American Chemistry Council's new report reveals what was lost after CFATS expiration.

Kristen Kazarian, Managing Editor

February 28, 2024

2 Min Read
CFATS and national terrorism
This is the first time in 16 years that CFATS has expired.Image courtesy of Dean Mitchell / iStock via Getty Images

The American Chemistry Council (ACC) recently released a survey report that reveals the country lost valuable tools to fight terrorism and secure chemical facilities when Congress allowed the Chemical Facility Anti-Terrorism Standards (CFATS) to expire last July.

The chemical industry manufactures products that are vital to the everyday health and well-being of our nation, which is why Congress directed the Department of Homeland Security (DHS) in 2006 to create CFATS to help protect the chemical sector. 2023 was the first time since then that Congress let it expire.

“For the first time in nearly two decades our country finds itself without a chemical security program,” said Chris Jahn, ACC president and CEO. “The loss of CFATS is a gift to our adversaries and makes it easier for terrorists to attack our country.”

ACC conducted a survey of member companies to better understand the concerns and impacts regarding the expiration of CFATS.

A majority of companies responding to the survey expressed support for restoring CFATS and they are concerned securing chemical facilities will be more difficult without CFATS. And most companies made it clear that chemical security should be regulated at the federal level and not through a patchwork of state programs.

  • 96% of companies support restoring CFATS.

  • 85% of companies are concerned that not restoring CFATS will hinder chemical security.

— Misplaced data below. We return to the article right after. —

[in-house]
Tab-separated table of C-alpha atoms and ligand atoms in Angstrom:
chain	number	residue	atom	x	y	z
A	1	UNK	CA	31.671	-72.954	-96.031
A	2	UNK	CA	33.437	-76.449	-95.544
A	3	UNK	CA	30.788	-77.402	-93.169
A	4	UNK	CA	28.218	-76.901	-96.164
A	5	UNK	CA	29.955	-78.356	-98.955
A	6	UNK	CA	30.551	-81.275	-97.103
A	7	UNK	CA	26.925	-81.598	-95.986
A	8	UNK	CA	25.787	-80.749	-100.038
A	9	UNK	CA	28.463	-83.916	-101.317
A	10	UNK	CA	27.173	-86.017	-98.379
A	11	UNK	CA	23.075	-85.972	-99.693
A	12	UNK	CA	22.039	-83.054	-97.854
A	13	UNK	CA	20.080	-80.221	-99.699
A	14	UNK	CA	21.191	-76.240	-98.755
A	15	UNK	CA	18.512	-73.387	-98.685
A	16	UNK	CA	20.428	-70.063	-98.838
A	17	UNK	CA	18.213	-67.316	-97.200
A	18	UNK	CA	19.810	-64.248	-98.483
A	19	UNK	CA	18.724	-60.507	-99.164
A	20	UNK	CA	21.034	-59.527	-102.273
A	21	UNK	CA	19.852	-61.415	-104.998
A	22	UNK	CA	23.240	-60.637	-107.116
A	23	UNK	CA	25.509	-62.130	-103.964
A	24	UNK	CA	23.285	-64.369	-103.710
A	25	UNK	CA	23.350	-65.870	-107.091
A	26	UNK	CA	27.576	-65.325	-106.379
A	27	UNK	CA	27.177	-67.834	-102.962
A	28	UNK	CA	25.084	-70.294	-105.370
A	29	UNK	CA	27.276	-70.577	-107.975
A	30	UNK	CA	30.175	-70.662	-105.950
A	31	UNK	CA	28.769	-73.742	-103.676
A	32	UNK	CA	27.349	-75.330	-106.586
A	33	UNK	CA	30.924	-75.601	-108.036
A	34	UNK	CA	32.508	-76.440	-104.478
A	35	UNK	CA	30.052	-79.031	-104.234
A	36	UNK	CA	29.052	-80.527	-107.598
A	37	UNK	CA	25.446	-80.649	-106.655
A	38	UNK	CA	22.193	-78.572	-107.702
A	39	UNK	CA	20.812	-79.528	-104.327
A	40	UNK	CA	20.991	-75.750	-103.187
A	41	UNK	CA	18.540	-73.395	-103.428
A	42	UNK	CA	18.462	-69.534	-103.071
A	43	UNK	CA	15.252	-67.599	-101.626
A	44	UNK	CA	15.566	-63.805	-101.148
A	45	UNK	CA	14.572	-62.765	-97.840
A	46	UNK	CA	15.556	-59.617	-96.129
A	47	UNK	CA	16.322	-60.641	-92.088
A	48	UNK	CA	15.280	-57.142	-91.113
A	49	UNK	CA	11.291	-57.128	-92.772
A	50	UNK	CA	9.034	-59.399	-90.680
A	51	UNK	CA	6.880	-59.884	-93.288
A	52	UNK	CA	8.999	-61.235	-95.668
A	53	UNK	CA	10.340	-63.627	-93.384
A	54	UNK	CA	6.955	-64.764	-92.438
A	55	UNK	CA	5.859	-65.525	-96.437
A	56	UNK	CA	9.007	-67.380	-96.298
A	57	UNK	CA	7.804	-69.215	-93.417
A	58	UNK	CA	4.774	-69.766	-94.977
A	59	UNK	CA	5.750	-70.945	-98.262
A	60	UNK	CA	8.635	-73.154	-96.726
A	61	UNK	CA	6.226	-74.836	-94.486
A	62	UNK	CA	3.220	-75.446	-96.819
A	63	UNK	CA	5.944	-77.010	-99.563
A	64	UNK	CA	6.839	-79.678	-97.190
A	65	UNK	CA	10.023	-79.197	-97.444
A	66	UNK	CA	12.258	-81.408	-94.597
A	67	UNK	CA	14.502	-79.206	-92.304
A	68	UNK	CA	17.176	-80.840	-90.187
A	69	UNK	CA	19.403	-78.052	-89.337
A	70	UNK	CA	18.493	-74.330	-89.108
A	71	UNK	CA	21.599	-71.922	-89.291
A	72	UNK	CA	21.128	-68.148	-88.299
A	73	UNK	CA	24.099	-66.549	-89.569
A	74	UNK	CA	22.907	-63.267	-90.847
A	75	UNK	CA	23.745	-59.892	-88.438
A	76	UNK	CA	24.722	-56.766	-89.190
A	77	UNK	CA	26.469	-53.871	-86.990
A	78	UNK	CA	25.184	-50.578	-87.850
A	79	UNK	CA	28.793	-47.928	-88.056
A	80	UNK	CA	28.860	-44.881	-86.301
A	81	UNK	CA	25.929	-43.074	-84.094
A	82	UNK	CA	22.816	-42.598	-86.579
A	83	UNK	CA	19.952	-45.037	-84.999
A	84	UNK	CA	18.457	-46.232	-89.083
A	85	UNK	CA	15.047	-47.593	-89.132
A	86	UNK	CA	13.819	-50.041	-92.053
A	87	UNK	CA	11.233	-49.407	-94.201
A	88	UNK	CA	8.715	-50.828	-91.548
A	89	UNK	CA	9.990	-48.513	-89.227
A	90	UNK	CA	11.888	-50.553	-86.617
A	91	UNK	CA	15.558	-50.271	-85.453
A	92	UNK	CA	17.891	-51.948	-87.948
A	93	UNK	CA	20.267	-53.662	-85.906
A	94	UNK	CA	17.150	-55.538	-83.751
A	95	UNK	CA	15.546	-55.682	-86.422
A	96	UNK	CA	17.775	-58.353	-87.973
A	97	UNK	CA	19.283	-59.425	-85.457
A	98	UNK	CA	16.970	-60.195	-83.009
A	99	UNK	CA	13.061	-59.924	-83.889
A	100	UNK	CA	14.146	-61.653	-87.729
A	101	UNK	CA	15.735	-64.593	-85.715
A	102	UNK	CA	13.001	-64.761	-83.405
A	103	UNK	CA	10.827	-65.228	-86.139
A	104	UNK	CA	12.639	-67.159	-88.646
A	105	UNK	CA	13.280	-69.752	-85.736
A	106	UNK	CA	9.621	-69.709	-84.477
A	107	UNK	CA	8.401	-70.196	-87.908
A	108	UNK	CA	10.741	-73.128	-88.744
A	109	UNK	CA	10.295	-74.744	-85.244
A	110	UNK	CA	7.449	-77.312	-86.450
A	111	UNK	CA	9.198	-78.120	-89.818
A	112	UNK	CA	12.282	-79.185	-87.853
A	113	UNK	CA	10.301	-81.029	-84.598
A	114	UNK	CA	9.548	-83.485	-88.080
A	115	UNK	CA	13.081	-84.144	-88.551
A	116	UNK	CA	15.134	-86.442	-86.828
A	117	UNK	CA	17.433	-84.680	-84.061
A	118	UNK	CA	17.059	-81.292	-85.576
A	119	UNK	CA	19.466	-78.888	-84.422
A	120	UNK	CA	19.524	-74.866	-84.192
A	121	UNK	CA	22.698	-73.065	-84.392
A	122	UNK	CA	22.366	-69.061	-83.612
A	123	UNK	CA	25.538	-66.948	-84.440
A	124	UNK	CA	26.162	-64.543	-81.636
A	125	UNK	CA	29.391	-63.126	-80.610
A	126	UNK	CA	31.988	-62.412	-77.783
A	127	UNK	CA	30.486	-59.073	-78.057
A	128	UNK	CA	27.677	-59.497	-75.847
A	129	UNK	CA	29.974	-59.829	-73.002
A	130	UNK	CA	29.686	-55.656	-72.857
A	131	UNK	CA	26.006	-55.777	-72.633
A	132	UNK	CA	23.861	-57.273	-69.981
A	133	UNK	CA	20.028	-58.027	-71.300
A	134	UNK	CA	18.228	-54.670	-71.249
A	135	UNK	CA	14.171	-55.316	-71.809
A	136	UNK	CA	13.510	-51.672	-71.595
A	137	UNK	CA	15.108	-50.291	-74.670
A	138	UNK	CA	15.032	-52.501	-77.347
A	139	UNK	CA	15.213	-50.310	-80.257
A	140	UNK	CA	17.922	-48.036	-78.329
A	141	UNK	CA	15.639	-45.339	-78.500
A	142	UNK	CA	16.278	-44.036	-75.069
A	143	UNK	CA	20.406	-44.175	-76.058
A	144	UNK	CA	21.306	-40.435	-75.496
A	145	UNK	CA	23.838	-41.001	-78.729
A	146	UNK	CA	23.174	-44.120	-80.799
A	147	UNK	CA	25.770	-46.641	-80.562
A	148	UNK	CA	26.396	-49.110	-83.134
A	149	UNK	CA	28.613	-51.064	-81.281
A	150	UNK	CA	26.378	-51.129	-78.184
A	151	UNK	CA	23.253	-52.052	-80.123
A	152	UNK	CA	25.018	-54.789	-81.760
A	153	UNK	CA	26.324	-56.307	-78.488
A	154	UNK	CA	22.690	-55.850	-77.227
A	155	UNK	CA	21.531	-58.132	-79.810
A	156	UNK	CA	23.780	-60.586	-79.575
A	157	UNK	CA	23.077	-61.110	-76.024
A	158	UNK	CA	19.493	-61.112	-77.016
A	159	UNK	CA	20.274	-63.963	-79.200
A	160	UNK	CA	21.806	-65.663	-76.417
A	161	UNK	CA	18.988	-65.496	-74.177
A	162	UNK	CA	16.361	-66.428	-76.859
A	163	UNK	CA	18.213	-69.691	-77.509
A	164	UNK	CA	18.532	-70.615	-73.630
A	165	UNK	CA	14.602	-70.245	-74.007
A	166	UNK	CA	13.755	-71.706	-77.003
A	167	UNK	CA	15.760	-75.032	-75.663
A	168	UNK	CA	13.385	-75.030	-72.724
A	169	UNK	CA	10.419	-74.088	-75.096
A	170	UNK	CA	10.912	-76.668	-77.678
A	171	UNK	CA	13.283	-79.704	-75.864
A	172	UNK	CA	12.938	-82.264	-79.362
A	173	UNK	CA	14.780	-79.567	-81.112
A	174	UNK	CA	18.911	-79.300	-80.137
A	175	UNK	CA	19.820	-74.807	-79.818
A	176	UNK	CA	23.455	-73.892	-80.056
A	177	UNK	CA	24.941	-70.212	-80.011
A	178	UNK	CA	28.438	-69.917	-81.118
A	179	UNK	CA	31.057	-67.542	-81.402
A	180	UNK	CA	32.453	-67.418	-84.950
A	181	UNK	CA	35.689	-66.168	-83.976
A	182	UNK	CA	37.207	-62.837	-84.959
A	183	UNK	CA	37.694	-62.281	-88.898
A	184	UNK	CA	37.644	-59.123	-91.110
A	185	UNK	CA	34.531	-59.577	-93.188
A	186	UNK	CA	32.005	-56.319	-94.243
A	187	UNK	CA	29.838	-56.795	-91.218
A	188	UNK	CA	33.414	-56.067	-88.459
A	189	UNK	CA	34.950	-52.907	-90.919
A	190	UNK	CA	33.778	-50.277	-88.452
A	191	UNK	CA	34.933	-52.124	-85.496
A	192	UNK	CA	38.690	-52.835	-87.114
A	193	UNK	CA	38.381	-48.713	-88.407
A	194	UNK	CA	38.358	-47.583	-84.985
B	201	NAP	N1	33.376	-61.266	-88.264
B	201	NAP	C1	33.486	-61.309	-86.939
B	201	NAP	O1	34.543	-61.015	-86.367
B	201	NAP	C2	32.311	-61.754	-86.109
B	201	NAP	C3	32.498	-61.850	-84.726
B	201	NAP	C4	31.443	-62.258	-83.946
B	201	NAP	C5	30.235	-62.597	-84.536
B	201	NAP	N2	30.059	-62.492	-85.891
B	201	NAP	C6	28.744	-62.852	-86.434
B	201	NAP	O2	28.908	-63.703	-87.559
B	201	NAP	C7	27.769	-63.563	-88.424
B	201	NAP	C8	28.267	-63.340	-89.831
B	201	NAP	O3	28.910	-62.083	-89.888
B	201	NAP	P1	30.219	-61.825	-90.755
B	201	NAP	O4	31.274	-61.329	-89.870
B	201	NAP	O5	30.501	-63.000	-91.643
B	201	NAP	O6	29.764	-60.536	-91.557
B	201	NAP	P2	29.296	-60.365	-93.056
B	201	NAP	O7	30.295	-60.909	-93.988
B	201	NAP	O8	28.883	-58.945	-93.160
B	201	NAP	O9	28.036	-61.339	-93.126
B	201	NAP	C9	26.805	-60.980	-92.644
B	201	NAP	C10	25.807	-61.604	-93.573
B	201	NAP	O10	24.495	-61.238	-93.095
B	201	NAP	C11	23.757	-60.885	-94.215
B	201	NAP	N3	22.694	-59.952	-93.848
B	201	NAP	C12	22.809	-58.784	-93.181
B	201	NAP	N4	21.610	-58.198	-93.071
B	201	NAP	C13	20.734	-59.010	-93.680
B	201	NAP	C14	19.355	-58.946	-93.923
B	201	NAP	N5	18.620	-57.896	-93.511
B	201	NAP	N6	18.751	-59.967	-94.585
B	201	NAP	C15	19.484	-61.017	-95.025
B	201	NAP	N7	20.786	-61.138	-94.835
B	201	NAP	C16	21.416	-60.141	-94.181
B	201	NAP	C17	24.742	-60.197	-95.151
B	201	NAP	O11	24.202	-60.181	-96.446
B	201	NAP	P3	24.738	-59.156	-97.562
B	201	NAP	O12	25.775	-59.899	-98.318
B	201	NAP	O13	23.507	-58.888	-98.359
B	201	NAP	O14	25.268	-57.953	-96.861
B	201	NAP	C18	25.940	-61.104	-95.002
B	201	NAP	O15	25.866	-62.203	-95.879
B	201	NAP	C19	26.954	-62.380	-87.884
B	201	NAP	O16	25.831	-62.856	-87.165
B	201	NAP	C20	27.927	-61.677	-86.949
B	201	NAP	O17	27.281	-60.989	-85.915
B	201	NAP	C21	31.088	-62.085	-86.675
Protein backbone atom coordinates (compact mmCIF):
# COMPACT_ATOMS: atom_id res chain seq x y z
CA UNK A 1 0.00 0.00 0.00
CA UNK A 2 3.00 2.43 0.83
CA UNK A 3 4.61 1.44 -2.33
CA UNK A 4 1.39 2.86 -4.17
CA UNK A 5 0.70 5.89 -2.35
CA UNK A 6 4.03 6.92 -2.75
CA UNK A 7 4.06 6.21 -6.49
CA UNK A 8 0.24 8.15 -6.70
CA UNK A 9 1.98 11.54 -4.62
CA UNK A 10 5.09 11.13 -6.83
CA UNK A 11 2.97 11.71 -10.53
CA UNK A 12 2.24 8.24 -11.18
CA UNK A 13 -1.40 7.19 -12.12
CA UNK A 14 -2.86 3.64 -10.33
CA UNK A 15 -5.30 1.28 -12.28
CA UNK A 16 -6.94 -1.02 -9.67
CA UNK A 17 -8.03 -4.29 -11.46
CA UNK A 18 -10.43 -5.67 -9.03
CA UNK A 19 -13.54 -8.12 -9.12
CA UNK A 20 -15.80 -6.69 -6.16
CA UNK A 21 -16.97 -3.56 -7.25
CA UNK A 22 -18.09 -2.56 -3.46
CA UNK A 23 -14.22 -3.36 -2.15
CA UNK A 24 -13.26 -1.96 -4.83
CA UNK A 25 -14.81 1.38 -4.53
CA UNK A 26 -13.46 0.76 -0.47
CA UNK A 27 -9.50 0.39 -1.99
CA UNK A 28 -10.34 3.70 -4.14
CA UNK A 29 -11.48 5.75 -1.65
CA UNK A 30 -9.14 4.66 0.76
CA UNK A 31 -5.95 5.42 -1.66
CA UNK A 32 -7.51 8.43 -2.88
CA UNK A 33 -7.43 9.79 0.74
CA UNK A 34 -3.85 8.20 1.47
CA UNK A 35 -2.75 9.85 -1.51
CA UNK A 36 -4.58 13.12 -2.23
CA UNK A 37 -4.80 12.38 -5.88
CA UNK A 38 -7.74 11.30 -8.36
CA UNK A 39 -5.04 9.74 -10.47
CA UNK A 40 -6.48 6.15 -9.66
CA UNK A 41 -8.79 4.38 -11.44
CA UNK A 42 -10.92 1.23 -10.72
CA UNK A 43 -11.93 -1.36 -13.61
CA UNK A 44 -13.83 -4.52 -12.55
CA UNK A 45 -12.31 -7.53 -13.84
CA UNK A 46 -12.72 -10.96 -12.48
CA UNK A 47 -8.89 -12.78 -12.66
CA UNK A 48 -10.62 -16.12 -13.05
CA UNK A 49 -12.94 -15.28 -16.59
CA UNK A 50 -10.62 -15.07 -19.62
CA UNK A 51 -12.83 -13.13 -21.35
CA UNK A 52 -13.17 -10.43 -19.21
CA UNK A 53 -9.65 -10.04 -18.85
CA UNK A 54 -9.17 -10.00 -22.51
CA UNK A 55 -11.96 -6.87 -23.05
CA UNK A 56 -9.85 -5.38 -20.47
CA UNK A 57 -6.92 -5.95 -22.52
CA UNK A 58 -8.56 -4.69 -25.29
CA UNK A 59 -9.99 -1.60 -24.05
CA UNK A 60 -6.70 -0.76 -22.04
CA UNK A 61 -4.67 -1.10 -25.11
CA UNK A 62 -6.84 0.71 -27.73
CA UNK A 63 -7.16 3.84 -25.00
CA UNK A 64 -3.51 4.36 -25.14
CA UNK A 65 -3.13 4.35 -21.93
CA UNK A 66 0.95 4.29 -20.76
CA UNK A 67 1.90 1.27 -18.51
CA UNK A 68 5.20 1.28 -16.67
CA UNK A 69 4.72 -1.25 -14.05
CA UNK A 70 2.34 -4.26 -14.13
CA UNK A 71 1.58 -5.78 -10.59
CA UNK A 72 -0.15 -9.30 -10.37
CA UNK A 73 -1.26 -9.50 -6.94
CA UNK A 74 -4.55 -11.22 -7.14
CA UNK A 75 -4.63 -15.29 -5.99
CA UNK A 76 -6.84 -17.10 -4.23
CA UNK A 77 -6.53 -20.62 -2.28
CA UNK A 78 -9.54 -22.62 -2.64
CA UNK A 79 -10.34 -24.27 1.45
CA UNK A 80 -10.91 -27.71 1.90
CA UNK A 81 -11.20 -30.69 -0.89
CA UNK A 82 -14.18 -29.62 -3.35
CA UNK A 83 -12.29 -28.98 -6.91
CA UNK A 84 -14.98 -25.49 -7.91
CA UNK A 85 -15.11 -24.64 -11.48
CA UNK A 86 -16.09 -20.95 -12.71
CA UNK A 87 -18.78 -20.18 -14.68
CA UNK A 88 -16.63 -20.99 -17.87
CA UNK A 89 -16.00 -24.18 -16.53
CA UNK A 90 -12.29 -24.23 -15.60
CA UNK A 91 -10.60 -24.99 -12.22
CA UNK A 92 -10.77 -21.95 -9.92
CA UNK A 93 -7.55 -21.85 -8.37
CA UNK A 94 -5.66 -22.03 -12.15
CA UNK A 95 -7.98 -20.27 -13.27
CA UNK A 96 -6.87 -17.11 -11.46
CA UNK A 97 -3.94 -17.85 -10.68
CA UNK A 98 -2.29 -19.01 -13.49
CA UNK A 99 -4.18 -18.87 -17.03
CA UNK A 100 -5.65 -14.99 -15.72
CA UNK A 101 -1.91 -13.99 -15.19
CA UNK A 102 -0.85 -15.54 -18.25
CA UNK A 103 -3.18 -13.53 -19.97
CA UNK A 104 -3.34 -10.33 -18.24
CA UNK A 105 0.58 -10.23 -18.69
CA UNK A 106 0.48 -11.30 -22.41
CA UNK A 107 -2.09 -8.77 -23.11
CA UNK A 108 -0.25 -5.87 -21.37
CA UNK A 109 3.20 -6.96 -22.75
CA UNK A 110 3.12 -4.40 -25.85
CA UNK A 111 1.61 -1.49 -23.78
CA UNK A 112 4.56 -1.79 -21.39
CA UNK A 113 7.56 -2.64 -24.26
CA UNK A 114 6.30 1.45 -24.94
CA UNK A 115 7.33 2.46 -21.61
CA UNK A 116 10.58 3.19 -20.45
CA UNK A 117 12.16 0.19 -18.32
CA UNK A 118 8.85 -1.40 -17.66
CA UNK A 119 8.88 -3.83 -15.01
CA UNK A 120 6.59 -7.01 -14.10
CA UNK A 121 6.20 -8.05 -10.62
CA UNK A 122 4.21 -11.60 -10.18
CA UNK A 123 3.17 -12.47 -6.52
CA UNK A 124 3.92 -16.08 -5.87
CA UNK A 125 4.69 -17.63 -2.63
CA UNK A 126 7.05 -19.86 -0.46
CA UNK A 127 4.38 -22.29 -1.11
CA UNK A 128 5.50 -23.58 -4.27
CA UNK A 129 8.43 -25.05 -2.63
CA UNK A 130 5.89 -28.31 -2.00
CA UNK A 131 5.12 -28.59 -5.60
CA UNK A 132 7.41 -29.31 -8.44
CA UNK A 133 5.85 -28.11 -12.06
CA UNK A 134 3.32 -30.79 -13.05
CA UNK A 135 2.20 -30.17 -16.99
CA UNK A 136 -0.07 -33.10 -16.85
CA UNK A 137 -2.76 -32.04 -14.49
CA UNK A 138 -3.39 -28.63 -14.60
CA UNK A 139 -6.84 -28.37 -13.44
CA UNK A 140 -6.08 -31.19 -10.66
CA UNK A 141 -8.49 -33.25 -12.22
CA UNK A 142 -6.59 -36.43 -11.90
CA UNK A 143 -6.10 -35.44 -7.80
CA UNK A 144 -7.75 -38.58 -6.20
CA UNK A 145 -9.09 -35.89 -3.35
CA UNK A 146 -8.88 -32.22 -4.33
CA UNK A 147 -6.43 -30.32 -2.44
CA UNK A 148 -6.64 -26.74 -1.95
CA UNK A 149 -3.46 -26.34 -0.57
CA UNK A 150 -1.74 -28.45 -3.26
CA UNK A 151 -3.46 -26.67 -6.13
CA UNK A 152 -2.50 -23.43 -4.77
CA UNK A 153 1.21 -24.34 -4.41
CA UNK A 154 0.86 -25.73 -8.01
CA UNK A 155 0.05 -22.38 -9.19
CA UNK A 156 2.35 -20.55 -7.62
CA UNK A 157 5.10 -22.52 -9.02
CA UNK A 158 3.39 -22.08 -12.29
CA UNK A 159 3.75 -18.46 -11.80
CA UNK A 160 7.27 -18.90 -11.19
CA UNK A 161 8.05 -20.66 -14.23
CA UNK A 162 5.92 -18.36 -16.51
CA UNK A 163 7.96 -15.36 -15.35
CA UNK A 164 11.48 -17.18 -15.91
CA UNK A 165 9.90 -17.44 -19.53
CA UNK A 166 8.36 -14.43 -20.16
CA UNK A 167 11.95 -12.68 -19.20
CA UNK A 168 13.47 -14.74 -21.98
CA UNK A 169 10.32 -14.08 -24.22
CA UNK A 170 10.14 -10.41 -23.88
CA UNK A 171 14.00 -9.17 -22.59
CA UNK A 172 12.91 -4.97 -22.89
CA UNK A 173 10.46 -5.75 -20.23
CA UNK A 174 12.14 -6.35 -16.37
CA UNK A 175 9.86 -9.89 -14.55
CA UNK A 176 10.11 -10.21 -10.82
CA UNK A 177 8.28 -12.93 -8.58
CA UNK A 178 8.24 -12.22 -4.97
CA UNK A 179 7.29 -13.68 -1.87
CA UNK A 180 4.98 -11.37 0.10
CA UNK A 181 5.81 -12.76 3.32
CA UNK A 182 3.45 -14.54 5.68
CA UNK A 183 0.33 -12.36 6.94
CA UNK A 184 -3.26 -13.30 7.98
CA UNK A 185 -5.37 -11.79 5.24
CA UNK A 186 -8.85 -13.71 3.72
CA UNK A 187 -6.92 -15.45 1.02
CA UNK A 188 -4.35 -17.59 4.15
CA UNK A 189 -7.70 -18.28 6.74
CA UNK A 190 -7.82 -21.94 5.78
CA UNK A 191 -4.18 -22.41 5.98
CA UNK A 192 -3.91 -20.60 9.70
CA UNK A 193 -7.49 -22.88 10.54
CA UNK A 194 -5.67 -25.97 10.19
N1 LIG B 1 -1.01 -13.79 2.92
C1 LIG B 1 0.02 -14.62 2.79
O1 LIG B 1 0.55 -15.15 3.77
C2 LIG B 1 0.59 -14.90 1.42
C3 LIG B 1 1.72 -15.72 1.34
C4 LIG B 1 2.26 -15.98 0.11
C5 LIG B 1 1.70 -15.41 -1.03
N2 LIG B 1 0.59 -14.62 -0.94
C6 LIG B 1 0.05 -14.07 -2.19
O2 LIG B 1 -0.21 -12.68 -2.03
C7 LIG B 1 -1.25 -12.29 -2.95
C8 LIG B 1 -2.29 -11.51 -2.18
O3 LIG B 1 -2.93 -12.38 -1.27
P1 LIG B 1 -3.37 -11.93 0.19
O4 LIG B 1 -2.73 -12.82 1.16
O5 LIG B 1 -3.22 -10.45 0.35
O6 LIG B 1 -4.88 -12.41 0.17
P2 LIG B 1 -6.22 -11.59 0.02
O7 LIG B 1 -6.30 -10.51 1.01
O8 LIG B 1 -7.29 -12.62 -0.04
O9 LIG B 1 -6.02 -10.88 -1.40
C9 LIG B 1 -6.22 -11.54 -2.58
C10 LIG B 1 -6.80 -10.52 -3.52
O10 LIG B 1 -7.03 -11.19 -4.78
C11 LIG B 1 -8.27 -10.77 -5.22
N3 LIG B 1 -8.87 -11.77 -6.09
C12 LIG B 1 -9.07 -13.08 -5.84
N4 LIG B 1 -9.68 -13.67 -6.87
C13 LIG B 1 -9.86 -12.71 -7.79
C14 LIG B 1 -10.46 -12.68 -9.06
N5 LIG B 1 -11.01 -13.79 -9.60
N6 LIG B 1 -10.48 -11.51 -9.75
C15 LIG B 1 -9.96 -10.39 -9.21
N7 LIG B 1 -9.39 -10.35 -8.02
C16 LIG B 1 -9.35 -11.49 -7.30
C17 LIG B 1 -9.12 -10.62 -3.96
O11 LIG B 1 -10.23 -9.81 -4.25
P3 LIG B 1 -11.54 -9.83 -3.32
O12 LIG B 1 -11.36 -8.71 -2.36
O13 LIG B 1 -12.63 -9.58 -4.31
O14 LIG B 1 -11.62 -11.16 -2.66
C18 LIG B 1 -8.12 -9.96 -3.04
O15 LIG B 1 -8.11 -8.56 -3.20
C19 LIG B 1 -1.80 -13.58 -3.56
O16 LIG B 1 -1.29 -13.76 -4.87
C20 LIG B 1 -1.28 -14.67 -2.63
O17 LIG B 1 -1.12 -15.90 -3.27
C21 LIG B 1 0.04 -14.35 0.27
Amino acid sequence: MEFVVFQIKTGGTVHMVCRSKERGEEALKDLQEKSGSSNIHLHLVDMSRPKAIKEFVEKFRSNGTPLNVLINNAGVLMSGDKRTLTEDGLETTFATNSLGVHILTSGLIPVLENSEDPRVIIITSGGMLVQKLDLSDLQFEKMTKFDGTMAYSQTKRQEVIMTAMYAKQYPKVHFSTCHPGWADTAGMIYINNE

A large number of companies said they benefited from the security tools that can only be provided through CFATS. They said these tools were especially useful when developing security plans and, in some cases, irreplaceable. Particularly the ability to vet personnel against the Federal Bureau of Investigation’s terrorist database and the insight and expertise provide by audits and inspections conducted under CFATS by DHS.

  • 75% of companies say the ability to vet personnel against the terrorist screening database (TSDB) was important.

  • 56% of the respondents do not have an alternative way to adequately vet personnel for potential security threats.

  • 92% of companies say DHS was helpful to designing/improving security plans.

  • Nearly half say they do not have an alternative way to obtain the same level of assistance for developing security plans that they receive from DHS through working together under CFATS.

“CFATS provided a powerful one-two punch in the fight against terrorism,” Jahn explained. “The program was highly effective in helping companies vet personnel for potential ties to terrorism and beef up their security plans. CFATS is a good example of how smart regulations can help the protect the country and provide value to the regulated community.”

In addition to the support of large and small businesses, emergency responders and labor have sent letters urging Congress to restore the program. Just a few of those organizations are the United Steel Workers, National Sheriffs' Association, Emergency Services Sector Coordinating Counsel, and the American Federation of Government Employees.

About the Author(s)

Kristen Kazarian

Managing Editor

Kristen Kazarian has been a writer and editor for more than three decades. She has worked at several consumer magazines and B2B publications in the fields of food and beverage, packaging, processing, women's interest, local news, health and nutrition, fashion and beauty, automotive, and computers.

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